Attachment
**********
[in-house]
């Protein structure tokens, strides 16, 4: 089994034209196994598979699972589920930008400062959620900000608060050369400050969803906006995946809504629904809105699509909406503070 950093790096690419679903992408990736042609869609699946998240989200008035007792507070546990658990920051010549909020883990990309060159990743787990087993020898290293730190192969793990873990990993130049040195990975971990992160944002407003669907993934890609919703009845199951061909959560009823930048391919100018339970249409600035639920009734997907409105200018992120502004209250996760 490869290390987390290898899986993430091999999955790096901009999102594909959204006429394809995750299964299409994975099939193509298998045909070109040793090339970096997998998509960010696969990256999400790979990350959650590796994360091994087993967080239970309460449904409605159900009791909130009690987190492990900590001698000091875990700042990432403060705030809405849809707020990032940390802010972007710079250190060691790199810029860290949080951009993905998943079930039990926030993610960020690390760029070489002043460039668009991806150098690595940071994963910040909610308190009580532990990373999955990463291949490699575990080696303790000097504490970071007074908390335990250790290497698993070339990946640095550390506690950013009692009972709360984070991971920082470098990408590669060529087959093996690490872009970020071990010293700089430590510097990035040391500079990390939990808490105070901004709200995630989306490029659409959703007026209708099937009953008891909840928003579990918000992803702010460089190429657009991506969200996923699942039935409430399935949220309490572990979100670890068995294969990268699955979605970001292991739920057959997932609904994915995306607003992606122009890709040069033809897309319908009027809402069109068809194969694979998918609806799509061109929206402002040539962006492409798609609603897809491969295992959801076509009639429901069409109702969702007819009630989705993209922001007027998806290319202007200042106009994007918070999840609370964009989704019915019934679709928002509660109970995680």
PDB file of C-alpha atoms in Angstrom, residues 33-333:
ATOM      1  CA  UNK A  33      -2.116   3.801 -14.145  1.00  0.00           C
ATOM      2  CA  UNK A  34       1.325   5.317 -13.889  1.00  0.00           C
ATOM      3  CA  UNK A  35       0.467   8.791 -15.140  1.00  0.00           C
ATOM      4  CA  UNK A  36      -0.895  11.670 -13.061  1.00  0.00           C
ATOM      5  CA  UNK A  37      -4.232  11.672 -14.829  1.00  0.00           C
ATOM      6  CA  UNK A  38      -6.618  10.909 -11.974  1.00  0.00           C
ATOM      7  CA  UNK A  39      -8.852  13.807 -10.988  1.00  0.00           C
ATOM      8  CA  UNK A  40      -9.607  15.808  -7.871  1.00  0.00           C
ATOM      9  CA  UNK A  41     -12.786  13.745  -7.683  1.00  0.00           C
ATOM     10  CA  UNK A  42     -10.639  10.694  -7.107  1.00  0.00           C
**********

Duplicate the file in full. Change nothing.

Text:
[in-house]
């Protein structure tokens, strides 16, 4: 089994034209196994598979699972589920930008400062959620900000608060050369400050969803906006995946809504629904809105699509909406503070 950093790096690419679903992408990736042609869609699946998240989200008035007792507070546990658990920051010549909020883990990309060159990743787990087993020898290293730190192969793990873990990993130049040195990975971990992160944002407003669907993934890609919703009845199951061909959560009823930048391919100018339970249409600035639920009734997907409105200018992120502004209250996760 490869290390987390290898899986993430091999999955790096901009999102594909959204006429394809995750299964299409994975099939193509298998045909070109040793090339970096997998998509960010696969990256999400790979990350959650590796994360091994087993967080239970309460449904409605159900009791909130009690987190492990900590001698000091875990700042990432403060705030809405849809707020990032940390802010972007710079250190060691790199810029860290949080951009993905998943079930039990926030993610960020690390760029070489002043460039668009991806150098690595940071994963910040909610308190009580532990990373999955990463291949490699575990080696303790000097504490970071007074908390335990250790290497698993070339990946640095550390506690950013009692009972709360984070991971920082470098990408590669060529087959093996690490872009970020071990010293700089430590510097990035040391500079990390939990808490105070901004709200995630989306490029659409959703007026209708099937009953008891909840928003579990918000992803702010460089190429657009991506969200996923699942039935409430399935949220309490572990979100670890068995294969990268699955979605970001292991739920057959997932609904994915995306607003992606122009890709040069033809897309319908009027809402069109068809194969694979998918609806799509061109929206402002040539962006492409798609609603897809491969295992959801076509009639429901069409109702969702007819009630989705993209922001007027998806290319202007200042106009994007918070999840609370964009989704019915019934679709928002509660109970995680």
PDB file of C-alpha atoms in Angstrom, residues 33-333:
ATOM      1  CA  UNK A  33      -2.116   3.801 -14.145  1.00  0.00           C
ATOM      2  CA  UNK A  34       1.325   5.317 -13.889  1.00  0.00           C
ATOM      3  CA  UNK A  35       0.467   8.791 -15.140  1.00  0.00           C
ATOM      4  CA  UNK A  36      -0.895  11.670 -13.061  1.00  0.00           C
ATOM      5  CA  UNK A  37      -4.232  11.672 -14.829  1.00  0.00           C
ATOM      6  CA  UNK A  38      -6.618  10.909 -11.974  1.00  0.00           C
ATOM      7  CA  UNK A  39      -8.852  13.807 -10.988  1.00  0.00           C
ATOM      8  CA  UNK A  40      -9.607  15.808  -7.871  1.00  0.00           C
ATOM      9  CA  UNK A  41     -12.786  13.745  -7.683  1.00  0.00           C
ATOM     10  CA  UNK A  42     -10.639  10.694  -7.107  1.00  0.00           C